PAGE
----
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THE OgiOAQO BJ-A-GHjE.,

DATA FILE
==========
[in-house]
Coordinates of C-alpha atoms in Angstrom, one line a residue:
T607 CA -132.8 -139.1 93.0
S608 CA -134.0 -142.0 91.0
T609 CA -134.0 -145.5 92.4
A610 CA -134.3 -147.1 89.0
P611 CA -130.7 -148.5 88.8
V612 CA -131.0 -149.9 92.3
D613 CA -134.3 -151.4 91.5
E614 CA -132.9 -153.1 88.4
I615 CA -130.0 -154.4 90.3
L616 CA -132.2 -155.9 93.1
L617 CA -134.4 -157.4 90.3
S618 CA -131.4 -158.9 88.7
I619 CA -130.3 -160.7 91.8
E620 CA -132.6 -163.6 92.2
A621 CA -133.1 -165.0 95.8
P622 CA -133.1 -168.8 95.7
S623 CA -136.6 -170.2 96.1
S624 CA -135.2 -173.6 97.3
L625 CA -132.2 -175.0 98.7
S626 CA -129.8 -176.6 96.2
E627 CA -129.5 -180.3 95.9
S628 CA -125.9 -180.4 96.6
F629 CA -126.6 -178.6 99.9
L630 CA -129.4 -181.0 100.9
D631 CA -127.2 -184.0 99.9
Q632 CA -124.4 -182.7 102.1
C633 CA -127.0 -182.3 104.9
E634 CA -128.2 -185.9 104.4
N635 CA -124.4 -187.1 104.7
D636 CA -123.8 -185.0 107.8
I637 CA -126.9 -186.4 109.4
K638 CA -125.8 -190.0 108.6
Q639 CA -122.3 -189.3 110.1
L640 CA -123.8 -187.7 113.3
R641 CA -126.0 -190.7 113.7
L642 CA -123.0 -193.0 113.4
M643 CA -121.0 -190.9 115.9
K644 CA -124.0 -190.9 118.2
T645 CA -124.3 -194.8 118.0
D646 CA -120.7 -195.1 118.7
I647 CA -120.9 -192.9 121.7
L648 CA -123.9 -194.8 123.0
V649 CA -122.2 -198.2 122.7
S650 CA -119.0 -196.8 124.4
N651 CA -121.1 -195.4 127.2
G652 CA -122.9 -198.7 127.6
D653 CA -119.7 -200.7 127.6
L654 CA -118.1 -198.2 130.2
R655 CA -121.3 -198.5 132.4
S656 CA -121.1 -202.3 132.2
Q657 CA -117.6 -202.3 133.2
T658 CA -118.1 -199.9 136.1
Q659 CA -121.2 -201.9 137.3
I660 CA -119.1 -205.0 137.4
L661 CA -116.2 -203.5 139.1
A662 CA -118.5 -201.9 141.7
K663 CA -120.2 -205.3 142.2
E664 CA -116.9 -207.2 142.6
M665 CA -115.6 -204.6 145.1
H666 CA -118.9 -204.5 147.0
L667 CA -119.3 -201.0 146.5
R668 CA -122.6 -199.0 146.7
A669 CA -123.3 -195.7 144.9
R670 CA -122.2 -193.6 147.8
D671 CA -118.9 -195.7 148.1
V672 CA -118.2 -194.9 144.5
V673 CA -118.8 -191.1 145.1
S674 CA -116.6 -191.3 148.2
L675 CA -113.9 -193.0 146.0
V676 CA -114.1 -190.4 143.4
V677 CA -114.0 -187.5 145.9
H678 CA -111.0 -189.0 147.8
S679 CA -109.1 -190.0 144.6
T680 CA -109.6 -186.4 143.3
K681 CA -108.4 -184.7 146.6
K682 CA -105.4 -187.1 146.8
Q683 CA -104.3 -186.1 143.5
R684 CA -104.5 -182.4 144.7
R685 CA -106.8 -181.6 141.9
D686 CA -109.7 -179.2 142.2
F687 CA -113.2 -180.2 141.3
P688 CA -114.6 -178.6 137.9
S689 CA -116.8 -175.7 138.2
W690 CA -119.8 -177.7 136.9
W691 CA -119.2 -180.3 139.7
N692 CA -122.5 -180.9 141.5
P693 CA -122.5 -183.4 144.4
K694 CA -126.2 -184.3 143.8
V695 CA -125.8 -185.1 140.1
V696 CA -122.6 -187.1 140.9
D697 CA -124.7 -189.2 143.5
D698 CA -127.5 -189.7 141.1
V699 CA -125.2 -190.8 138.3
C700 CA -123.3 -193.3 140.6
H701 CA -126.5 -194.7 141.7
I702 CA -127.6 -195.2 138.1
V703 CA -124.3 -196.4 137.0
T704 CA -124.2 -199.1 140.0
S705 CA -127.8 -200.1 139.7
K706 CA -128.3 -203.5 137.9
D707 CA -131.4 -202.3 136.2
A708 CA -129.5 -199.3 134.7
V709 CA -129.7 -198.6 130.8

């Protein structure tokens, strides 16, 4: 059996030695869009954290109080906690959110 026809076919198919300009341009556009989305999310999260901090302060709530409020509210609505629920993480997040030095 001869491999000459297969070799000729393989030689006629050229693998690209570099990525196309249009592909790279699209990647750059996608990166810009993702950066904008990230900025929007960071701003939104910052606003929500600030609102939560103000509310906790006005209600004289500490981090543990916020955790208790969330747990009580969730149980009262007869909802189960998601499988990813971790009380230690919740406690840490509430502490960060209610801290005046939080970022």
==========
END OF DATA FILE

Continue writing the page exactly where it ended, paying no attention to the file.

tlif t I! n ;ii :e 1"B i 1 i III i ! HI 111 P bis sfiM 11 'Ji i-Mi kip i m m i IN t)c Chicago (Saglc PUBLISHED EVERY SATURDAY Bt HENRY F. DONOVAN. Am Independent Political Newspaper, Fearless and Truthful. SUBSCRIPTION RATES, $2.00 PER YEAR Or.I ALL COVtU-MCATIOXt TO HENRY F. DONOVAN, Editor sod Proprttlor, 604 TEUTONIO DUILDtNO, oathtait Ccttut WMtilogton St. anJ Sth Av. (IntftfJ at the totofflce, Chicago, Illl Mil, as itcood-claM mnlt natter.) LARGEST WEEKLY CIRCDUT10N IN CHICAGO. THE LEGISLATURE. The cheapest and crookedost Legis lature In the history of Illinois .has ad journed. It refused to pass the Greater Chi cago bill. It was paid for not passing It. It refused to repeal the Infamous Case Garnishment law. It was paid for refusing to do so. It failed to repeal the Infamous Gas Consolidation Act. It was paid for its "failure." It failed to repeal the Infamous Gas Frontage law. It received brlhu money for not re Iieallug it. It refused to lepcal the Infamous Warehouse law. It was paid for Its refusal. It refused to repeal the Infamous law limiting the amount of damages to he recovered from a railroad for taking a human life to $3,000. It was paid for refusing. It refused to grant Illinois cities the right to own their own gas plants. It w;as paid for doing so. And one of these days The Eagle will learn when the miserable wretches who betrayed the people will receive $750 each for all tholr work. This time the corporations pooled their Issues and for killing all hostile legislation that they wanted killed the friendly members will receive 750 each from the pool. Seven hundred and llfty dollars each for their manhood! And yet this Is the gospel truth! REASONING BACKWARD. Chlcagoans can have cheap gas, but to get It they must make sacrllices. They must bo content to get along without a Power or a Cullerton as an alderman or an O'Connor ns gas In spector. Are they ready to do It V Ap parently not. Then they need not look for cheap gns from municipal gas work. Chicago Tribune. Neverthek-s they are beginning to look for cheap gas from municipal gnu works, and will continue In Increasing numbers to look for It. Onr contemporary's argument has ls-n so often aud so persistently forced on the public by other newspapers that the public N beginning to suspect there must be something the matter with It. The Tribune apparently be lleves. tho city Is not yet ready for the ownership of Hitch public monopolies ns gas plants and street railway sys tems because its Council I- loo corrupt. That Is not n season why we should not have munlcli'.il ownership, but si reason why we should have It, for It is one of the very evils which municipal ownership Is designed to cute. The Tribune appears to loo sight of the fact that this city already owns Its waterworks, and despite occasional "water otllce stctls" manages to sup ply Jts citizens with astonishingly good water at astonishingly low rales. It Is true that there has bwn petty pil fering In the water otllce, but so far ns the public Is- able to Judge tho cor ruptlonlsts In the City Council are Hot the persons who are guilty of It. Their activities hae taken other di rections. In cities whrro the water supply Is owned by a private corporation It rare- xfkawwa ly falls to bo one more source of legis lative corruption. It would bo hero. In addition to the innk'f actors who have ngulu and ogaln corrupted the Common Council of this city, ntnl who made the Fortieth Assembly n disgrace to the State for the sake of getting pos session of the streets ami consolidat ing the gas companies Into a formld able monopoly, we should have anoth er corporation making corruption worse and harder to compter In the endeavor to secure privilege It should not have. The Tribune seems atlllcted with it singular blindness In thl regard, and It Is characteristic of such lack of In sight that It should make Its victim Ill mannered until It refers to those who differ with It ns "thoughtless enthusi asts and demagogues." The advocate of municipal ownership In Chicago are neither fool nor knave. One of them Is the present Mayor of the city, who says: "Chicago operates Its own water works and doe the greater part of It own electric lighting, and does both successfully. 1 fall to sec why n city should not operate Its own gas plant Just ns easily." The presence of Council corruption Is not n reason. The way to get rid of that l to get rid of Its cause. Chicago's gov ernment has not been corrupted by the monopolies Chicago own, but by those she docs not own. Chicago Jour nal. MAYOR HARRISON ON CIVIC COR RUPTION. Mayor Harrison's speech at tho Mil waukee banquet breathed a healthy spirit In Its reference to the duty of sincere partisans to strike down the corrupt element within their own party ranks. He said: "Duty requires us to strike tho llrst blow at corruption within our own party ranks. Let the word go forth that Democracy will not tolerate a man. no matter how profuse his pro fessed devotion to the party creed, who does not place his obligation to the public nlwve any and every personal consideration. If Democracy means anything It means the honest service of the people. No tnnn can be a Demo ctat whose Integrity Is not above sus picion. He who seeks public olllce for private gain Is a traitor to everything for which Democracy stands, and for him there should be no place within the party ranks. It should be the duty of every true Democrat to scourge him from the temple of (ho pari faith." Though addressed to Democrats, Mayor Harrison's remarks ate applica ble as well to any party. The tendency of Influential men In both parlies to torce Into retirement those politicians who seek to use public positions to ad vance private Interests Is a good sign. The people will not continue to endure corruption In public life. The party organizations must free themselves from the corrupt element If they ex pect to enjoy public confidence to an extent sutticlcut to enable them to carry elections. YOUNG MEN THE HOPE OF THE REPUBLIC. No subject touched upon at the Mil waukee banquet Is so worthy of sober thought as Mayor Harrison's appeal to the young men to take up their share In the burden of public life. The nation can get along on a gold basis or a sil ver basis. It can survive expansion or the sinking of the Philippines out of Its political horizon. It wJll prosper and progress under protection or a tar iff for reveuue. But It must have ab solute Incorruptibility In the manage ment of Its public affairs. "At the very foundation of our politi cal system," said the Mayor, himself a comparatively young man, "lu the vil lage and municipal governments the wotk of reform must begin. Let our young men, the hope and future bul wark of the republic, regard service In municipal politics as the highest proof they cau give of their patriotism. Let them work In the primary districts and in the wards, remembering that ward politics forms the foundation upon which rests the entire structure of tho national government. Ward politics Is Ignoble only in so far as those who labor lu that Held of activ ity make it Ignoble." Tito Mnyor nddressed his appeal to the young Democracy. Wo would broaden It to the young men of the re public regardless of party. Tho Held of politics opens to them with bound less opportunities, so long as they wotk honestly, fearlessly and energet ically for tho common weal. It Is full of temptations to the selfish, the slnewd and tho corrupt. Hut Its great prizes and Its fullest honors and re wards are reserved for those who serro the public primarily for the love of public service. Look abroad lu Illinois to-dny and seu how the public service Invites the am bitions of honest and courageous young men, HON. JAMES H. ECKELS. James II. Eckels, President of the Commercial National Itank of this city and former comptroller of the cur rency, wns born lu Print eton, III,, lu IS.'S, ntnl received his eatly education lu the public schools of that city, lu 1S7SI lie attended the law selmol In Al bany, N. V., ami upon ills graduation returned to Illinois, beginning the prae the of law at Ottawa. I'p to tho time of Ids appointment by President Cleve land as coiuptiollcr of the currency he was little known outside of that town, Ho had had no experleueo wlintever In the banking business and It Is said that lu- was not even familiar with the pro visions of the national hanking law. Ills appointment met with the severest criticism fioui all paits of the country, hut how thoroughly ho disappointed his critics and continued the Judgment of the President is well known. lie quickly showed himself to be n clear headed, practical, common sense man, who met the iltmnclnl crisis of 181M In a way that won for liini a natlonnl rep illation. The story of Mr. Eckels' ad ministration of his responsible otllce Is loo well known to need rendition at this time, rpon the expiration of ins term orolllce lie received a number of llattering offers to become connected with banks and trust companies anil Dually decided to accept tho proposi tion of tho Commercial National Hank of Chicago to become Its President. Al though it is only aiHiut a year since he assumed the duties of the latter posi tion, the deposits of the bank have been greatly Increased and Its Im pel tanee as a factor In the tluaiiclal world recognized all over the country. FOR SHERMAN AND M'QOORTY. At Springfield, 111., April II, imme diately after the recess for dinner, the House took occasion to offer Its felici tations to Speaker Sherman. Mr. Allen took the chair and called Mr. Hcgan. of ltockford, the lone Prohibitionist member, to the front. On behalf of all the members Mr. ltegan presented to the Speaker a finely executed oil por- trait of himself. As he returned his thanks to the members Speaker Sherman wns loudly applauded by the entire House. He said: ".My friends, let me suggest to you that whatever acts the chair has been guilty of during this session, whether of omission or commission, there is uot lu his mind n lingering trace of resent ment. For the minority side of this House I have tho most unbounded re spect. We get, In my Judgment, the best governmental results out of polit ical parties. Only a few partisan strug gles have marked the transaction of business here, and those have left no permanent scars upon the members. There Is something which rises above partisanship. This Is an age of liberty of opinion, and as wc have developed that Idea wc have grown lu sturdlness and strength of character, lu civic duty, In pride of citizenship; and these dif ferences of opinion by which this body has been marked arc simply common to our race. My friends, I liellevc we have discharged our duty; I believe no man In the years that are to come will have occasion to regret that he hag been a member of this House." Mr. McGoorty and Mr. Allen follow ed In n few well-chosen remarks, after which the members gave cheers for Speaker Sherman. Prior to this, when the House took a recess for luncheon, Captain Fnrrell took the chair and recognized Repre sentative Hurst. Addressing Mr. Mc Goorty, the lender of the minority, Mr. Hurst said: "You came among us a stranger to most of us, but your record had so en deared you to the people of this State aud to the members of your own party that you were selected ns the minority lender. In that position you hnvc so conducted yourself that you have fur ther won the regard of your party and I believe the esteem of nil members of this House. While you have been firm In looking after the rights of the minor ity, you have conducted yourself with such a degree of courtesy as to mark you as a true gentleman. You have so conserved the Interests of Democracy that we all believe you have a future that will place you high lu the councils of the party lu the State and In the na tion." On bchnlf of the minority and of Speaker Sherman Mr. Hurst then pre sented to Mr. McGoorty n gold watch and chain as a testimonial of regard. Mr. McGoorty replied ns follows: "I am profoundly grateful to my col leagues for this evidence of their friend ship and esteem. To the Speaker of this House and to the Itepubllcan and Democratic members alike, I deslro to say that If at any time In a moment of passion caused by party strife any thing has been said to wound tho sen sibilities of any of you I nm exceed ingly sorry. I believe this House has been marked by n feeling of good fel lowship unusual and unprecedented in as turbulent n body as the ordinary Illi nois Legislature." Tho applause was equally loud on both sides of the chamber when Mr. McGoorty concluded, and Mr. Allen closed tho Incident by saying: "On be half of tho Republican side of this House I say, Brother McGoorty, God bless you." MAYOR HARRISON TO YOUNG DEMOCRATS. Mayor Harrison's advice to the young Democracy Is deserving of espe cial attention, uot only by the young Democrats, but by the young men of nil patties. He tells them to regard service In municipal politics ns the highest proof they enu give of their patriotism and ho urges them to work In the primary districts nnd lu tho wards, keeping In mind always the wel fare of the community. Then he adds; "It lies lu tho power of tho young Democrncy of the nation, If it will but set to work In the llrst trendies, to carry forward tho crusado for purity In politics until corruption shall have been driven from high places, until honesty shall control In every depart ment of. the municipal, the State and tho national government." Whllo this Is addressed to Demo crats, ns before stated, there is noth ing pa it I san about It. It applies with equal force to Republicans, It would look ns well In a frame on tho walls of one political club as on those of an other, and none could do better titan to put it where It will meet the eye of every member. Not merely to vote, but to take an active Interest lu the ml ministration of affairs and to use evsry endeavor to promote honesty Is Impera tive on the part of every citizen who loves his country and believes in Its future. CALUMET WESTERN A QAS TRUST RAILROAD. WIso and patriotic aldermen are on their guard over the attempt of tho at torneys for tho Gns Trust to get n rail road ordinance through tho Council. The railroad should not bo permitted to bo built. It should never be granted nn oulln nn co. Tho Gns Trust Is very wealthy, and Its money will do wonders, but this rail road should not bo built In any event. The proposed Gas Trust road Is known ns tho Calumet Western Rail way, nnd It Is now waiting for tho City Council to give It nn ordinance, Tho proposed ordlunncc will glvo this road and Its backers tho control of tho streets of tho wholo bouthenstcrn por tion of tho city, It should never be pnssed. Tho Interested parties aro represent- ed by James F. Meagher, attorney for the Gas Trust. The line which Is to be constructed by Meagher's clients will extend from Hegcwlsch north to South Chicago on the west Bide of the Calumet River Railway and the South Chicago nnd Southern Railway lines. A loop will be put In for the use of nil three of the lines of road which extend through the Calumet district, nnd In addition It Is Intended to construct a railway through Thornton, The Trust has made pur chase of property In that town for the use of the three railways, and the rond will follow tho south Hue of the north tier of the sections of Thornton. The rond will start from Calumet Park, where the Michigan Central nnd the South Chicago and Southern Roads cross. It will literally own the whole sec tion asked for and will virtually shut out competition. Kvery alderman not owned by the Gas Trust should vote against the Cal umet Western ordinance. TO FIGHT THE BRICK TRUST. The Judiciary Committee of the Council has before It the question of di recting the corporation counsel to tight the consummation of n brick trust on the ground that the city's Interests are Involved. The city will use 50,000.000 brick this year on work already author ized. The natue of the trust Is the Cook County Brick Company, but, no cording to Secretary Hodge of the Na tional Hrlck-uinkcrs' alliance, It docs not own a foot of clay, a wheelbarrow or any brlckmaklng tool, yet controls the output lu every valuable brick yard of tho country. The city Is pay ing 9J to .110.60 a thousand for brick. Last year the minimum price was 94.75. PALL MALL FOR MAY. The fiction In the May number of the Pnll Mall Magazine will be of singular variety. Mr. Crockett's story, "The Silver Skull," will lie concluded. There will be Included n mystical talc by Mr. Laurence Ilousmnn, Illustrated by some powerful drawings by Mr. S. II. Slme, nnd other stories will be written by Miss Dora G. McChesney, Mr. John Foster Fniser, Miss E. Nesblt and Mr. W. L. Alden. with many Illustrations by Messrs. A. S. Hnrtrlck, Claude Shepperson. Lewis Baumer, Mnx Cow per, A. II. Bucklaiid, etc. . EAGLETS. It Is stated on good authority that the Sangamon County grand Jtuy pro poses to do n little "Lexow" business on their own hook and see If they can find out for the Illinois farmers and others who are In favor of law, order, honesty In public life, good govern ment, etc., why twenty-three Slate Senators wlllfuly nnd ruthlessly voted down Senator Hamilton and eighteen more honest men In their heroic effort to drag out of the Senate warehouse graveyard the House bill to repeal the Infamous warehouse act of 1807. We trust the Sangamon County grand Jury wlll 1m successful lu their efforts, ns the eyes of the honest people of Illi nois are upon them. There could be no more thoroughly equipped man for comptroller than Lnwrence E. McGnnn, He has re ceived an education In municipal mat ters that Is unequaled In Its complete ness nnd could take any department In the City Hall nnd manage It success fully. The study of municipal govei it incut lu all Its branches has been a fad with him, nnd his experience as super intendent of streets nnd commissioner of public works has made his knowl edge practical rather than theoretlc.il, so that he has become a recognized au thority In nil civic affairs. Charles M. Walker Is quite as well qualified to be corporation counsel. He Is n lawyer of excellent standing, a man of sterling Integrity nnd wns the rep resentative of tho administration lu tho Council during the troublous times when the franchise extension ordin ances were under consideration. He Is a personal friend of Mayor Harrison Olid was also a friend of the late Comp troller Robert A. Waller. Mr. E. R. Moore, tho well-known lender lu the hardwood lloor business, Is now a resident of Chicago. Mr. Moore has resided at Austin for years, and was one of the lenders of tho an nexationists until the handsome su burb became n part of Greater Chica go. Mr. Moore's place of business Is nt 48 Fast Randolph street, where he does n most prosperous business, en joying tho patronage of the best peo ple lu Chicago. Ills motto Is "Nothing succeeds like success," which has held true In Mr. Moore's case, for ho has amassed a competency, In his business, and Is now being much talked of for the Republican nomination for Gover nor of Illinois. Can Gns Trust money beat the new revenue law? The new revenue law seems to hnve been designed especially for the rich and against thu poor. Under Its provisions the notations Gas Trust, which cleared nearly ?2, 000,000 hist year by robbing the people of Chicago, will escape taxation nltnost entirely, Lnst year tho Gns Trust beat tho peo ple of Chicago out of ?310,000'lii taxes. Tills year It will beat them out of a clean half million. Tho deficit caused by this robbery will bo mndo up nut of the poor. Everybody's persounl property is to lie taxed. Stock In building associations Is to be taxed. Savings bank deposits are to be taxed. Industry Is to bo taxed, Frugality (s to bo taxed-In order that tho Gns Trust may grow, ilcher at tho people's expense, Hon. Washington Potter, who wns chairman of the Committee on Resolu tions, nt tho great mass meeting 'of business men nt tho Auditorium, 'who fnored Harrison's re-election, Is wow qulto likely to bo nppolnted ft member of tho School Board next Juno, Mr, Porter Is a patron of tho public schools nnd highly Interested In educational matters. The receipts of the Gns Trust should bo taxed. Clubs to fight the Gns Trust have al ready been organized in the 28th, 13th, 14th, 20th, 21st, 10th, and 15th Wards. Let the good work go on I It Is said Hint the majority of the men who voted for the gas consolida tion bill nt Springfield only received 9750 each, Cheap enough. Autl-Gns Trust Aldermen Rhould vote ngnlnst the Calumet Western or dinance. Calumet Western ought to ntttnet the attention of Aldermen whom a Gns Trust magnate called 9100 skates. . How much of the money put up by the Calumet Western will reach the City Council? Calumet Western Is a good name for n bad proposition. The Gns Trust had an awful nor re to buy up the Legislature and to se cure the passage of a measure killing all opposition to It when It bad no fran chise from Chicago to do business It self. If the members of our Legislature are to be regularly bribed, and If the tribunals of justice fall through cor ruption, what will become of popular liberty and popular rights? The pooplc of Illinois demand a con stitutional convention. Man wants but little here below But, lie It understood, No matter whether high or low, That little must be good; Which tuny explain why men of taste, Who always get the best, Their heads by Dunlap hats are graced When they would be well-dressed; For Dunlap blocks, the critics tell, In style nnd texture all excel. The surprising news comes from Que bec that the Plains of Abrahntn hnvc been surveyed for building lots, and that already uluo streets hnve been laid out across them. It Is added, and no wonder, that every historical asso ciation lu Canada has protested against tho desecration. Tho laud ought to have been purchased long ago by the Government, which has preserved thu famous site so far through tho pay ment of a small rental. It was a case lu which there was no need to tnkc any risks, and there would ucver have been any doubt about tho desirability of maintaining the grounds as near as might be lu their original condition. Nowhere on this continent Is there n place of greater historical Interest or one that explains nnd re-cn forces so clearly what Is told on the historic page. With a brief outline of the facts In his mind tho writer can himself till lu the details. Going to thu ramparts abovo he realizes nt once the desperate uaturo of Wolfe's enterprise. The com manding position of the upper town seems to preclude tho very idea of nn attack from any point higher up on the river. No book makes It so convincing ly evident why tho French were con tent with n careless guard upon tho Plains, Then a walk out of tho city aud across tho very grounds to thu spot wliero tho ludomltablo redcoats ap peared Intensities tho llrst Impression. Horntlus at the brldgo In the brave days of old had no heavier task than did thoo Englishmen. Tho steep bunks towering over, thu river aro for midable enough to the curious traveler who carries neither Arms nor ammuni tion, nnd has no foo to fear. It looks as though ouo proper man might stop a host lu that perilous path. That an army could reach tho summit seems fairly Incredible. But Interest docs uot censo thero at the brink. A superior forco was to bo met and conquered on the Plains, and every foot of way thrills tho nerves nnd appeals to the Imagination, Tho disposition of tho troops can bo readily figured out, aud tho wholo courso of tho battlo can bu closely followed till tho supreme mo ment, when Wolfe fell nnd tho shout of victory wns boruo on his cars as the routed French tied pell-mell for tho city. From any but tho numerical standpoint tho battlo was onu of tho most Important In history. It deter mined uot only thu fate of Canada, but that of tho wholo Northwest, nnd all the Inheritors of British Institutions In the region of tho great lakes aro Its beneficiaries. So much the Plains of Abraham stand for, and they should remain to tell their story to tho end of time. The Ohio penitentiary has become nn educational Institution of no mean or der, for one of Its most Important de partments Is that devoted to thu educa tion of tho convicts, In which tho branches taught lu tho primary and grammar guides of the public schools form the basis of Instruction. A re port shows that lnst year thero were In attendance at this school 770 con victs, which were nil that could bo tic coulmodntcd, but besides thero were about :i00 applicants for admission to tho school. From this It nppenrs that thero Is no charge mndo for tuition or books, nud that attendance Is entirely voiuntnry. Tliti' school opens nfter tho men have had their suppers, and the session Insts for au hour nud a half to two hours, tho entire corps of Instruc tors being themselves convicts, In tho year 180S tho uumber of prisoners re ceived at tho penitentiary was 1,272, of whom 831 could rend and write In differently, whllo 242 wero wholly Illit erate, not knowing tho letters of tho al phabet. From theso two classes, which composed 84 per cent, of tho total, thu pupils of tho school tiro taken. Tho number of prisoners who had attended tho school and wero discharged lu 180S wns 800, who ranged In ago all tho wny from 10 to SO years, Tlio number now enrolled lu tho school Is 718, divided Into two classes, as thero Is not room nmplo for tho accommodation of so pjpjpjpjLB r4SlapjpjLLH iwp" : - HIHH pjpjpjpjpjpjpjpjpjpjpjpjpjpjpjpjpjm n- c,a t tHvt ? ijV0kYfc3B3iWEHt L PHaaaaSMh't " ' ti!l$UMlmMWWMBl Bl .-." mmmmmmmmmmmmmmmmmmmmmm HON. EMERY B. MOORE. The Well Known Chlcagoan, Who Is Talked Of for Gubernatorial Honors. Among the most prominent of tho public-spirited citizens of Austin Is numbered E. 11. Moore, who has been n resident of this "Ideal suburb" for many years and has seen It grow from n small village to a city of 12,000 In habitants. Mr. Moore comes of good old Revolutionary stock, his great grandfather, John Moore, being nn offi cer under Washington. E. B. Moore wns educated at the academy, Wllbru ham, Mnss. He was employed ns book keeper at 21 and nt 24 was the head of the tlrm of I. S. Parsons & Co., Flor ence, Mass. His health became Impair ed and he enme West, locating In Chi cago In 1878 nt 177 Madison street. From n small Iteglnnlng he has built up a business of which lie may well be proud, being the largest Individual manufacturer of wood cariiet and par large a number at one time, nud these nre taught by twenty-seven convict teachers. It Is significant to observe from thu report that there has never been a pupil or n teacher reported for au Infraction of a prison rule, tho deport ment being perfect. Under these cir cumstances It would seem that each Stato should officially take some notice of these schools nnd pass regulations under which they may bo eucottrnged and their usefulness Increased. Since Ignorance Is the chief promoter of crime, nothing better can bu done for these unfortunate criminals titan to give them the rudiments of an Loca tion while they are under the coutiol of the State. Wc sometimes spenk of this as a skeptical age, nud laugh hugely over the stories of medieval charlatans who bam boozed tho public, but It Is doubt ful whether the era of Jeruegnn, of Hooley and tho Keely motor has any reason to boast of Its sagacity. It Is safe to say that If thero wero any money In squaring the clrclo tho proc ess would bu thu basis of a stock com pany to-day. It Is rather curious In deed to see how tho world has moved from Its Incredulous posltlou of llfty years ngo. Scleuco is sometimes spoken of ns unsettling belief; It Is Just to say that It has shaken tho foundations of unbelief. Twenty-flvo years ago tho Idea of a flying mnchluo was Invariably ridiculed; Its eternal Impossibility was regarded as demonstrated. Tonlny vast fortunes nro being spent In tho effort to mnko a practicable airship. Then tho medieval notion of tho transmission of metals would hnve been scoffed at by thu most Ignorant. Now Professor Emtneus has merely to clto a fow mys terious chemical "analogies" and put his claims In tho Sunday papers to tlnd thousands of fairly well-educated read ers ready to bclluvo that silver has been mndo Into gold. A process for extract ing gold from sen water was no less en ticing, nud, on tho wholo, tho tltno seems rlpo for carrying out Dr. Swift's project for extracting sunshlno from cucumbers. In tho popular mind there Is a sort of awe of tho astonishing achievements of recent scleuco aud a dlttlculty lu drawing tho lino botween the posslblo nnd the Impossible. If wo can sco through opaquo bodies, hear music across tho continent, bottlo up tho voices of 'our dear friends, tele graph without wires and light rooms without vlslblo connections why not make things go of themselves? Lovers of dogs will bo Interested lu n short article by Mrs. Sarah K. llolton lu tho Philadelphia Journal of Koophlly on "How Llceuso nnd Dog Killing Wero Stopped In Cleveland, Ohio." Tho dog license lu Cleveland led to tho usu al aggressions of tho dog catcher, Dogs wero shot In tho streets nud drowned at tho pound, and one day n pet dog was coaxed out of tho arms of n poorly dressed little girl aud shot at her feet. This sort of thing aroused a certain Cleveland business mnu, C. M. Mini hall, to employ n lawyer and to Insti tute a test suit on tho ground that a dog wns property, the same ns a horse or cow, aud could uot bo legally killed llceuso or no license. Tho result was that Mr, Muuhnll obtained a perpetual injunction to restrain tho city from killing dogs, nud the llceuso law was of no effect nfter that decision. This was eight or ten years ago, nnd Cleve land has slnco been a paradise for dogs, Mrs, Bolton claims that tho city Is uot troubled with surplus dogs, and that It has no moro mad dog scares than any city of Its slzo In which tho dog llceuso is rigidly enforced. It Is to bo doubted, however, whether many sufferers from bowling and prowling dogs In cities would regard the preven tion of "the yearly slaughter of thou- quet Hoots In the United States. Mr. Moore has established a branch estab lishment In Boston, at 201 Tremout street, under the persounl management of his son, Arthur G. Moore, while bis establishment In New York commands n large patronnge. Mr. and Mrs. Moore have a beautiful home at 110 South Park avenue, where they entertain their many friends In the elite circles of society with generous hospitality. As n business man, ns a citizen, as a church worker, nnd as a friend, E. B. Moore occupies n position of which he may bo justly proud. Mr. Moore Is con sidered nn eligible candidate for Gov ernor of Illinois, nnd during the past two months he has been urged by many Influential Republicans throughout the State to consent to allow his name to be presented lu thu coming State convention. sands" ns an unalloyed blessing. The dog Is a faithful friend, but a bad neighbor, nnd his presence In cities should not be encouraged. The nondescript tongue known as "pldglu-Eugllsh" Is almost tho only medium of communication between for eigners and tho Chinese, nnd nlne teutlis of the enormous business done lu China between tho Euglisb, Germans and Amerlcnus aud the Chluoso Is done through this grotesque gibberish. Ches ter Holcombe, In his "Real Chinaman." gives two amusing anecdotes to show i how absurd It Is. A young foreigner who called upon two young Indies, also foreigners, was Informed by tholr Chi nese servant, "That two plecey glrlo no can see. Number ouo plecey top sldo mnkco wn slice, wasbce. Number two plecey go outside, makce walkce. walkee." Ho meant to say that the elder of tho two was taking a bath up stairs, aud tho younger had gono out. When King Kalnkaua, of tho Hawaiian Islands, visited Shanghai, ho occupied a suite of rooms up one (light of stairs at tho Astor House. Two American gentlemen called to pay tholr respects one morning, nud meeting tho proprie tor, Inquired If tho king was In. "I will sec," replied tho landlord, aud shouting to a Chlueso servant nt tho head of tho stairs, asked, "Boy! That plecey king top side, had got?" "Hnb got," laconic ally answered tho servant. "Gentle men, his majesty Is In. Pray walk up," said tho landlord. Perhaps It Is fortunate for Mr. Fltz slmmons that Mrs. Fitzslmiuous re fuses to permit him to become a farmer. Mr. Fltzslmmous scorns to have fallen a victim to tho persistent and almost universal delusion that anybody can "run a farm." .Possibly there Is a more general misunderstanding on this point than on any other. Aboard ship, every body wants to farm. Tho captain thinks because ho cau sail a vessel ho can suc ceed ut raising crops; The tnnto nnd thu boatswain feel tho same wny. The cook is posltlvo of his ability. lu town every other lawyor Is au agricultural genius who mndo au uufortuuato mis take lu choosing n career. Physicians, Journalists, actors, carpenters, black smiths, capitalists, butchers, bakers and candlcstlck-mnkors long for tho de lights of n bucolic life aud nro thereby convinced of their Illness for agricul ture. Mr. Fltzslmmons evidently feels that thu mail who could knock out Cor bet t ought to bo nblu to grow a fow soup vegetables. About tho only per son who really seems to have any doubts ou tho subject Is tho farmer himself. Why Old VlaU anil limine Don't Kent. Real cstato men and owners should not overlook tho fact that tho Lako . View Gas FIxturo Company, 233 Lin coln avenue, Telephone North 708, re finish old chnudcliers, making them equal to now at very small cost. In ninny cases after expending money for cnlclinlnltigorpnperlug, thu chandeliers aro left hi tho samo dirty, (ly-specked coudltlon aa before, aud aro not In keeping with tho now decorations, thereby spoiling that which has been done, when nt a very small cost the chandeliers, brackets, etc., can bo re finished equal to now. Wo reflnlsh In all tho latest colors, such as polished brass, gilt, rich gilt, old copper, polish ed copper, oxidized copper, silver and gold. We aro also makers of n fine lino of gas fixtures nt prices to suit tho times. Call up North 708. Our agent will call and estimate, LAKH VIEW GAS FIXTURE CO., 288 Liicoai arcane, Chicago.